Michaux: 2013 golf season most unusual



ATLANTA – The 2013 PGA Tour season ends in two days. The new wraparound season begins in two weeks.

Needless to say, that doesn’t leave us a lot of time to talk about the damndest season in golf history before we have to move on to the longest season in golf history.

The 30 players at East Lake are gathered this weekend to chase a $10 million dollar prize for the season-long points champion. At the rate of strangeness that has fueled 2013 already, it’s likely that part-timer Steve Stricker will walk away as the grand champion without ever winning a tournament all year. Seriously, it could happen.

Not sure that would even crack the top 10 of the most unusual things that happened all year.

The golfer who started the year as the undisputed No. 1 (Rory McIlroy) finished it as admittedly lost.

The guy who resumed his place as the world’s best golfer (Tiger Woods) has left a larger impression for his three post-round rules infractions than his five victories.

The Hall of Famer who practices every day in the shadow of PGA Tour headquarters (Vijay Singh) is suing his employers who cleared him of a drug policy infraction he admitted to violating by taking deer antler spray.

Three prominent 30-something golfers (Adam Scott, Justin Rose and Jason Dufner) finally joined the major winners club yet the most shocking result was another enshrined Hall of Famer (Phil Mickelson) winning the British Open he didn’t think he could ever solve.

Two 40-somethings had putts to shoot 59s, and the one whose didn’t lip out (Jim Furyk) is the guy who otherwise has lost the ability to close the deal.

Four of golf’s most prominent organizations (USGA and R&A vs. the PGAs) got embroiled in a bitter feud over the proposed legality of anchored strokes that nearly divided the game.

Yes, it’s been a very strange season, indeed.

So before the tour crowns its “champion” Sunday and the new year starts in October, let’s pass out a few “of the year” awards for 2013:


Candidates: McIlroy’s decline; Mickelson’s mid-summer major reversal; Tiger’s mounting rules mishaps. The struggles of McIlroy have been relentless and Mickelson’s recovery from another U.S. Open heartbreak to an unlikely British Open triumph with a sublime final round at Muirfield was the feel-good favorite. But Tiger commanded the spotlight from beginning to end with three major rules snafus starting in January on the European Tour, through a major bungle at Augusta National to a video takedown last week that he refuses to acknowledge despite all evidence. Add in a debatable drop at the Players (verified by Casey Wittenberg to make it perfectly legal despite outward reservations) and this all marks the biggest hit to Tiger’s professional reputation that already had some personal cracks.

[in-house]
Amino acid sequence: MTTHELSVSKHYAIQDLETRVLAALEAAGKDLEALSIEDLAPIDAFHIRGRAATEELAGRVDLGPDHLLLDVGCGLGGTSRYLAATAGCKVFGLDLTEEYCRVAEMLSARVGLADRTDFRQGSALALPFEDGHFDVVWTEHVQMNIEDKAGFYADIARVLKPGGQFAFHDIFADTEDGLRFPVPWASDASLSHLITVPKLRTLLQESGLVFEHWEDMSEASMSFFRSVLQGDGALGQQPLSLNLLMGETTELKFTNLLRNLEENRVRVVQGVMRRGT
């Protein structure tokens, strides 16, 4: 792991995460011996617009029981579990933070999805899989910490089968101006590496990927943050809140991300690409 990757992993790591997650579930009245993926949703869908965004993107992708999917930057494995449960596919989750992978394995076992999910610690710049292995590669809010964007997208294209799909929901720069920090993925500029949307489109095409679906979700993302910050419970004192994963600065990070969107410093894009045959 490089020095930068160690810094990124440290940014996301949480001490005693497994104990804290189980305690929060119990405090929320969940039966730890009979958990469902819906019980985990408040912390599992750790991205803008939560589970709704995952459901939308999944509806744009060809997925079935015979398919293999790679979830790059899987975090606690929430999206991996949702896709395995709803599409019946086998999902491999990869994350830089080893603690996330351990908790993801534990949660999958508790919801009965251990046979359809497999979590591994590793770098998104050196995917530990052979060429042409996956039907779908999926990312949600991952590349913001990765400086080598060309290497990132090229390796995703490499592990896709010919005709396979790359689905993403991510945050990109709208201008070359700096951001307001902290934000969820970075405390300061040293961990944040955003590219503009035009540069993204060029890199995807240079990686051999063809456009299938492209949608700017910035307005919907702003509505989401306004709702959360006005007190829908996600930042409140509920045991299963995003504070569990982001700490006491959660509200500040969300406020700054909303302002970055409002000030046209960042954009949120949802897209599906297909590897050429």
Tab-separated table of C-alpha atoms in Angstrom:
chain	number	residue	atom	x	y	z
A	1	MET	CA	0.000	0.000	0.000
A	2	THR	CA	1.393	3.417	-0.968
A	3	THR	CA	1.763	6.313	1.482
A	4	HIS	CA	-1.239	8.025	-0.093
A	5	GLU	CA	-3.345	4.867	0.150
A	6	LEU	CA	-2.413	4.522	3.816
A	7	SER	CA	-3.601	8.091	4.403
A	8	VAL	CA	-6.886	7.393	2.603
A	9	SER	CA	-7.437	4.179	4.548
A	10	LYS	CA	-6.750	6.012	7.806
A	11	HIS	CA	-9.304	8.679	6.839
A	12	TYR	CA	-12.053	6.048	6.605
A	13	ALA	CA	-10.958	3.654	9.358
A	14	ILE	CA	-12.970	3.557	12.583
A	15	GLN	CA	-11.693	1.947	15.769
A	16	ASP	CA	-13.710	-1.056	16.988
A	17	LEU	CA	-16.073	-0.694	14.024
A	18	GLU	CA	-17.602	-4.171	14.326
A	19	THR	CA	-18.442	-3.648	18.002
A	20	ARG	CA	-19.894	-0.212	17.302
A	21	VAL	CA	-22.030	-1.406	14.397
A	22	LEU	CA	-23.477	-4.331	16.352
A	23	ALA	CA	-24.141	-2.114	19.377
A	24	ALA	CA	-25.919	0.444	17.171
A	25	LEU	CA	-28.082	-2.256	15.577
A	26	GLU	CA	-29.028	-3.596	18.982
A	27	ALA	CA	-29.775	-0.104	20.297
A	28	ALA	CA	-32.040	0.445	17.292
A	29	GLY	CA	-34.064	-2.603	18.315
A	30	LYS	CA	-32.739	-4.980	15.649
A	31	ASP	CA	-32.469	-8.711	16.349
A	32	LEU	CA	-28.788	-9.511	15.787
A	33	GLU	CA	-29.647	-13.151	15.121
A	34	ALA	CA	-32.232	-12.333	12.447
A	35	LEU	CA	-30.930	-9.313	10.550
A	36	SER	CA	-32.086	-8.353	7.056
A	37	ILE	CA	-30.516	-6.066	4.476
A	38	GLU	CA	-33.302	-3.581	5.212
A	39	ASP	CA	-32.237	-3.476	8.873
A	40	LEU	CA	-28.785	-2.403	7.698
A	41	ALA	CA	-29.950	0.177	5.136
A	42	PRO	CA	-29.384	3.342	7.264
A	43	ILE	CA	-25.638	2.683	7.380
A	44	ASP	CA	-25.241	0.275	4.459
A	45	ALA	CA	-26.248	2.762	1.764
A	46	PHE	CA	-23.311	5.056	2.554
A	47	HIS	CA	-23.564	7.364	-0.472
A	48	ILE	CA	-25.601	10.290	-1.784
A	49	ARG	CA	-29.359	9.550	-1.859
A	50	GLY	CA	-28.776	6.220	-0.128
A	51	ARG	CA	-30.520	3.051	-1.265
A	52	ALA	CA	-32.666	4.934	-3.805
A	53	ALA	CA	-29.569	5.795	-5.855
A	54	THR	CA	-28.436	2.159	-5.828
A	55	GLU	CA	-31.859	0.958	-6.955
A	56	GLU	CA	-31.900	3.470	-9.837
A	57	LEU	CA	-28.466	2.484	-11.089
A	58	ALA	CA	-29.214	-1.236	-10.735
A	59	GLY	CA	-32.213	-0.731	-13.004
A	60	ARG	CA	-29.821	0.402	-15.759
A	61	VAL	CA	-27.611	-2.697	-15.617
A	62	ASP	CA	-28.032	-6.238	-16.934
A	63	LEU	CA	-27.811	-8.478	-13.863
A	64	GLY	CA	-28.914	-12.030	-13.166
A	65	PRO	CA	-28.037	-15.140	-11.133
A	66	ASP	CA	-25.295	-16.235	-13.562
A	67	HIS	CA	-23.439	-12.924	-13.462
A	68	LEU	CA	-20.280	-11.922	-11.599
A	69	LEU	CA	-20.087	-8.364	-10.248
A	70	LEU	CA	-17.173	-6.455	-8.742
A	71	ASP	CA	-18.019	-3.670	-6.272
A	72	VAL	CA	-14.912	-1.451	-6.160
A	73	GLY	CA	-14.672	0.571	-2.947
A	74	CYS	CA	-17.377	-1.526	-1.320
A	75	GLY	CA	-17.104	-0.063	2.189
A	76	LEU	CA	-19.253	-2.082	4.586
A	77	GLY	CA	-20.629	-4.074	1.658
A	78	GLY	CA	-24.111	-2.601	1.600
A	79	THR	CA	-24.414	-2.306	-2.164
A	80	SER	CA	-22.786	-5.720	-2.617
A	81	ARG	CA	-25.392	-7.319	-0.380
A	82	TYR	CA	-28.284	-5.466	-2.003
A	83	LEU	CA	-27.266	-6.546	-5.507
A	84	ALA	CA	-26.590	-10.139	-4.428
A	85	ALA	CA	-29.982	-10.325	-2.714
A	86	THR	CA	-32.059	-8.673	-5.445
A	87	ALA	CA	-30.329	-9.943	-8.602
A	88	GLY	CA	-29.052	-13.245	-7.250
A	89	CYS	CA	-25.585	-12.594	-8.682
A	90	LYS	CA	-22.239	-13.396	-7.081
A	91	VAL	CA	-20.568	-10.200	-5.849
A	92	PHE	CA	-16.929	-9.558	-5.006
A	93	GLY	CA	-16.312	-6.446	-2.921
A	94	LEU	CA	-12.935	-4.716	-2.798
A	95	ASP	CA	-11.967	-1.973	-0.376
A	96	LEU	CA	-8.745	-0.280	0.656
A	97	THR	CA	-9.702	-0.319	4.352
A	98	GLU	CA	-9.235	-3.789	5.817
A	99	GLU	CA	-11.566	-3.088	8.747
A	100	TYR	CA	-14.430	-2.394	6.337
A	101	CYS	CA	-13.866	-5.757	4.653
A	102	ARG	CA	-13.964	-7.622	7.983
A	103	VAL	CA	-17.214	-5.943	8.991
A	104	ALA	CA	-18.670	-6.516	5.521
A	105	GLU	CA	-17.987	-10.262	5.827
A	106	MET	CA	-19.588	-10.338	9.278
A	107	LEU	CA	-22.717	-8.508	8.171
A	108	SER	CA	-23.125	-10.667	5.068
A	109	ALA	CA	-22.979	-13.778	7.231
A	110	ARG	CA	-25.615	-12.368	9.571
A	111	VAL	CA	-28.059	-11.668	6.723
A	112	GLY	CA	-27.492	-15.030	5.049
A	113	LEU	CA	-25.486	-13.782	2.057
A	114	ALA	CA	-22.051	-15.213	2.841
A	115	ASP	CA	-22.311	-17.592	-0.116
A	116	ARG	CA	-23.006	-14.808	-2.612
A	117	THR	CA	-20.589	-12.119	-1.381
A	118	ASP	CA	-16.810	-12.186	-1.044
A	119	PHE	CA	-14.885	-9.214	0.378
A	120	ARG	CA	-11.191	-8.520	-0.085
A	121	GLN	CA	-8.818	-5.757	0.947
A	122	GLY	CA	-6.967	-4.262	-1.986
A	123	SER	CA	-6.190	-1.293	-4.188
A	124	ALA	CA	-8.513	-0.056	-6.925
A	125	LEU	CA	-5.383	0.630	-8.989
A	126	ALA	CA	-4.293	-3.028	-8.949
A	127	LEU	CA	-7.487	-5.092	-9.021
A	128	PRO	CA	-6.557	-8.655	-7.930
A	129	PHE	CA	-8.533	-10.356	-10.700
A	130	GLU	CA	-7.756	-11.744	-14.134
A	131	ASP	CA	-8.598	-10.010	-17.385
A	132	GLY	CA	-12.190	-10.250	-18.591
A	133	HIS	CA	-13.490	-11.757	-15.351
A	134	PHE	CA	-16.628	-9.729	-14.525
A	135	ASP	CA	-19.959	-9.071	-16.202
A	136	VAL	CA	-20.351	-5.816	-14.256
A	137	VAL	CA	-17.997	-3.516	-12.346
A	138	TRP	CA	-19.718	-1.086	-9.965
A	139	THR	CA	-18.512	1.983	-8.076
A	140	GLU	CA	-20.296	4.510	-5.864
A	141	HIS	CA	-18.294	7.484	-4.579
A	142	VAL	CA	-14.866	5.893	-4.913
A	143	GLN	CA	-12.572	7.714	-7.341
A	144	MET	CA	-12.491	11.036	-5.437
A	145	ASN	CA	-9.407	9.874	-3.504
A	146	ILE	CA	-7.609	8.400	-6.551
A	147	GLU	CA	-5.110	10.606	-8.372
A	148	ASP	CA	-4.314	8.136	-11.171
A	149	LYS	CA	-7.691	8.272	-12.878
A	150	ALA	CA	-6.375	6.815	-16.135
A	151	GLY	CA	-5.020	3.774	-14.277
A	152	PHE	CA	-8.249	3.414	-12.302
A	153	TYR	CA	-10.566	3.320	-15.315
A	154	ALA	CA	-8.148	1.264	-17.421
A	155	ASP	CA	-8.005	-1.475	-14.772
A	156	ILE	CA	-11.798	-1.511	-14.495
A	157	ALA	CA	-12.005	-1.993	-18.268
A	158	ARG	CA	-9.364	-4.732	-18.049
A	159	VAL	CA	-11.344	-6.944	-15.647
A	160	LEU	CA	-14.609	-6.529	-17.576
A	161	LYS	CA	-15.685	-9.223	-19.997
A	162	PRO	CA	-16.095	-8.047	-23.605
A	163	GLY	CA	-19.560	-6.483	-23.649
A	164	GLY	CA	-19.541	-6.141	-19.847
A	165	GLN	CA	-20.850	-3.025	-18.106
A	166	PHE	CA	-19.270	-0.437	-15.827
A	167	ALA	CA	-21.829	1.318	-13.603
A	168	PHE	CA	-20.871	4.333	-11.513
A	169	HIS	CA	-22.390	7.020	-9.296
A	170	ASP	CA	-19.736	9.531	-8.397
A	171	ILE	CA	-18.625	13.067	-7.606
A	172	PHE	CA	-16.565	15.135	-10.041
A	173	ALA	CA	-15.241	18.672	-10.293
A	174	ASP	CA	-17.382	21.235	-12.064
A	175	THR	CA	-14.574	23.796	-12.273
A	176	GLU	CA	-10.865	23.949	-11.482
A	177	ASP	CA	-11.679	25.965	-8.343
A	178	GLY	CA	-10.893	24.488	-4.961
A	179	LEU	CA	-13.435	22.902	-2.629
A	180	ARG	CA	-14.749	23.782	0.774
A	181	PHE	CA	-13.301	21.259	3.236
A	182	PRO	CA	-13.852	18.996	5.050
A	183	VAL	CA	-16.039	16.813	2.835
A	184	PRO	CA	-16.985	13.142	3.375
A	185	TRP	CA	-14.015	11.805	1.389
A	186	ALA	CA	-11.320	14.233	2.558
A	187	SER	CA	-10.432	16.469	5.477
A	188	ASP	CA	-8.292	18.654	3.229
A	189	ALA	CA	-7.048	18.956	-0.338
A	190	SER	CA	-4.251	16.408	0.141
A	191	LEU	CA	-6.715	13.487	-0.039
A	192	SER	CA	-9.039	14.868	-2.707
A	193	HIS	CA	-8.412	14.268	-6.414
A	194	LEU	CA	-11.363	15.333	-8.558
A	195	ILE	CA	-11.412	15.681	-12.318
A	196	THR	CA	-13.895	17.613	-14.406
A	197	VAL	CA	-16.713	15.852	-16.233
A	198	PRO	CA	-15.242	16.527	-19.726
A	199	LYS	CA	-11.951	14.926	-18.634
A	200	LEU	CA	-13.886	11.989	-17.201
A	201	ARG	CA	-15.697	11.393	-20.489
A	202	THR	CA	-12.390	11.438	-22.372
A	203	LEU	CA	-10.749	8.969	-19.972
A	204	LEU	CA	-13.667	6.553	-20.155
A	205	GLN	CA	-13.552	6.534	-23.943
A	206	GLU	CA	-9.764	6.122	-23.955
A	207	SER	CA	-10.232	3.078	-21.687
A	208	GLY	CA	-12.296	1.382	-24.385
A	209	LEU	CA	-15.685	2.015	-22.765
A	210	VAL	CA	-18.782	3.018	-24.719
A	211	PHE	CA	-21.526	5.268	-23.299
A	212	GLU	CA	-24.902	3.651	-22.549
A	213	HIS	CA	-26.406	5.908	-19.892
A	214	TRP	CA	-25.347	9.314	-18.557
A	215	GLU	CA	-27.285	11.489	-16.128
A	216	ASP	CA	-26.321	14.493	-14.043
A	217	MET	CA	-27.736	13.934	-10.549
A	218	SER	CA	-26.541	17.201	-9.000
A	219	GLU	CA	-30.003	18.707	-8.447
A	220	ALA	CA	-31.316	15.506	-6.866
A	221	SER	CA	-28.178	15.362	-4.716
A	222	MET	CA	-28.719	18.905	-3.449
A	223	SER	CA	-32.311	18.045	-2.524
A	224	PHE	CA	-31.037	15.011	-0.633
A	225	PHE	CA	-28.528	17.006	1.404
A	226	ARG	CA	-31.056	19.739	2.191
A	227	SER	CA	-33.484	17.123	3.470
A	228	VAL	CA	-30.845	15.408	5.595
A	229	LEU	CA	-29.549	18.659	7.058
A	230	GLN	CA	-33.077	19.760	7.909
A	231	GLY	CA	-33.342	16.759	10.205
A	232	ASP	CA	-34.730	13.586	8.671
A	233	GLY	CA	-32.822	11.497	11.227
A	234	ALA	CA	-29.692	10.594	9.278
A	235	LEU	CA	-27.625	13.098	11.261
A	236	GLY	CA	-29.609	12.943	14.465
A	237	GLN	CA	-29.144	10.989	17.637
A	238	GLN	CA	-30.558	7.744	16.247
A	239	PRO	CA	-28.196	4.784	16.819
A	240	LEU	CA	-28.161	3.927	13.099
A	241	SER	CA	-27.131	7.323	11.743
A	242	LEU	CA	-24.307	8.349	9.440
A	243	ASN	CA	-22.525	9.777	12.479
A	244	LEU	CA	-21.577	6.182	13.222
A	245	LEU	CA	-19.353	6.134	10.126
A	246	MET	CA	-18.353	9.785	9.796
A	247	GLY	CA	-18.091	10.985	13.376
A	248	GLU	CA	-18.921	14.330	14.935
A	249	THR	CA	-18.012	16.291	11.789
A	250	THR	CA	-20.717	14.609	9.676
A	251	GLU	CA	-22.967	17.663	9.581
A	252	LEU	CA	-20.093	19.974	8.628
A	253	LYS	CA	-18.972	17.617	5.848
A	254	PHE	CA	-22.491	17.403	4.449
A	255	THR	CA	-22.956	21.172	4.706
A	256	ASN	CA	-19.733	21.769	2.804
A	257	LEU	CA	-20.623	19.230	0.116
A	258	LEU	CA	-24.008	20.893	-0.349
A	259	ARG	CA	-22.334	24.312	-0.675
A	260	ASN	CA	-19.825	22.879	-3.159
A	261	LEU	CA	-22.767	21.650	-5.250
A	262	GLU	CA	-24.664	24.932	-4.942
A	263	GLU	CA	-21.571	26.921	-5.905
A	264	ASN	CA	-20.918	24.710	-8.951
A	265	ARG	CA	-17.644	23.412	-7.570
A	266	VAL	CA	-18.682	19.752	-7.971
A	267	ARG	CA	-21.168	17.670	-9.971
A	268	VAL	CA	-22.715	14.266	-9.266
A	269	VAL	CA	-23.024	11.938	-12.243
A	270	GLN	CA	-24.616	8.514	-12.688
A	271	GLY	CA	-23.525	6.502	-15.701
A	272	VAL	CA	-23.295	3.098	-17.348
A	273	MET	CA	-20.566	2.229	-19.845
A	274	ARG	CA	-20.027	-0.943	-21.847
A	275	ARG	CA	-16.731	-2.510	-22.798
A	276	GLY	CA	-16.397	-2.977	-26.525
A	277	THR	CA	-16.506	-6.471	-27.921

Candidates: Adam Scott, 72nd hole putt at Augusta; Justin Rose, 72nd hole 3-wood at Merion; Scott, playoff victory at Masters. Two entries from one major for Scott? Yes. When you essentially have two winning moments on the game’s biggest stage, they both count. The regulation putt was epic enough – in the rain, screaming “C’mon Aussie” with countryman Marc Leishman fist-pumping right behind him. However, his playoff redux on the 10th green was even more poignant with Angel Cabrera offering a genuine hug after the two dueled so admirably they traded thumbs-up after approaches. No other major had as much closing drama combined as those last 45 minutes at Augusta.


Candidates: Furyk gap wedge to 3 feet to set up 59; Patrick Reed 7-iron from trouble in Greensboro playoff; Cabrera 7-iron to force Masters playoff. Tiger’s wedge off the flagstick into the pond in Masters probably generated more conversation, but let’s stick to the positives. Furyk and Cabrera delivered superb clutch shots under very different kinds of historic pressure. Both brilliant. But Reed’s pressure shot came with a higher degree of difficulty from a messy lie above his feet. Requiring a punch under a tree, he knocked it to 7 feet to set up his maiden win after Jordan Spieth had already increased the tension by knocking his approach to 10 feet.


Candidates: Vijay Singh, Rory McIlroy and Sergio Garcia. Singh’s contemptuous lawsuit only enhanced his retreat into irrelevance and McIlroy’s shambles of a season includes a course walk-off and another management change. But when you factor in Garcia’s unseemly racial comment in his public squabble with Tiger with two Sunday meltdowns as leader at Sawgrass and Boston, it really tarnishes what was otherwise a very competitive season for the volatile Spaniard.


Candidates: Russell Henley, Patrick Reed and Jordan Spieth. With apologies to local favorites Henley and Reed, this is no contest. Henley was brilliant in winning his debut start in Hawaii and Reed showed his mettle in the regular-season finale by actually beating Spieth in a playoff. But the 20-year-old Spieth is one of those gifts to golf that only come rarely. He’s been so good, so fast that Fred Couples couldn’t ignore him with his Presidents Cup captains picks. Get used to it. The others may join the rank and file, but Spieth’s an elite fixture for the next 20 years.


Candidates: Woods, Scott and Mickelson. Another no-brainer. Should either Scott or Mickelson win at East Lake for third victories to cap their major seasons, it might get interesting. But five wins is five wins. Tiger has done that 10 times in his career. In that span, only one other guy (Singh) has done it even once. And when those five wins include a Players and two WGCs, you can’t quibble with the quality lacking a major. No need for a ruling on this one.




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